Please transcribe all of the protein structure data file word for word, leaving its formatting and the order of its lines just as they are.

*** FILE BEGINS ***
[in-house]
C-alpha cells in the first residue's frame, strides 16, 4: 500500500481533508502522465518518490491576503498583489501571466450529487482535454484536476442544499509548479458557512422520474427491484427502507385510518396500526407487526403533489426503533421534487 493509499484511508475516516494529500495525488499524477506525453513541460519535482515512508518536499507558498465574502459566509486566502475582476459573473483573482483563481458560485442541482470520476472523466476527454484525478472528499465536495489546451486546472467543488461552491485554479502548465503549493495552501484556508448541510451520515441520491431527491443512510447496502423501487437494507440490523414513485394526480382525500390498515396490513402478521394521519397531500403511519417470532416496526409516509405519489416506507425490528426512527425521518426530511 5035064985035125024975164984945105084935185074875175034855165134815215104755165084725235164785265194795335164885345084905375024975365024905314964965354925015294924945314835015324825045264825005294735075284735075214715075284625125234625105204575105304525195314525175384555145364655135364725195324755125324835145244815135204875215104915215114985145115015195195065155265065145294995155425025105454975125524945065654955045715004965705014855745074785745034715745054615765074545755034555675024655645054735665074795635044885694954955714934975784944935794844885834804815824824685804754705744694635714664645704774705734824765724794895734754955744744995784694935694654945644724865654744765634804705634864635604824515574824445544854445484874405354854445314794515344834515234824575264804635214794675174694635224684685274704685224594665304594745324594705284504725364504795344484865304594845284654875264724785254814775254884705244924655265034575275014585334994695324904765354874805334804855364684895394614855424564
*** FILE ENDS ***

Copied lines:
[in-house]
C-alpha cells in the first residue's frame, strides 16, 4: 500500500481533508502522465518518490491576503498583489501571466450529487482535454484536476442544499509548479458557512422520474427491484427502507385510518396500526407487526403533489426503533421534487 493509499484511508475516516494529500495525488499524477506525453513541460519535482515512508518536499507558498465574502459566509486566502475582476459573473483573482483563481458560485442541482470520476472523466476527454484525478472528499465536495489546451486546472467543488461552491485554479502548465503549493495552501484556508448541510451520515441520491431527491443512510447496502423501487437494507440490523414513485394526480382525500390498515396490513402478521394521519397531500403511519417470532416496526409516509405519489416506507425490528426512527425521518426530511 5035064985035125024975164984945105084935185074875175034855165134815215104755165084725235164785265194795335164885345084905375024975365024905314964965354925015294924945314835015324825045264825005294735075284735075214715075284625125234625105204575105304525195314525175384555145364655135364725195324755125324835145244815135204875215104915215114985145115015195195065155265065145294995155425025105454975125524945065654955045715004965705014855745074785745034715745054615765074545755034555675024655645054735665074795635044885694954955714934975784944935794844885834804815824824685804754705744694635714664645704774705734824765724794895734754955744744995784694935694654945644724865654744765634804705634864635604824515574824445544854445484874405354854445314794515344834515234824575264804635214794675174694635224684685274704685224594665304594745324594705284504725364504795344484865304594845284654875264724785254814775254884705244924655265034575275014585334994695324904765354874805334804855364684895394614855424564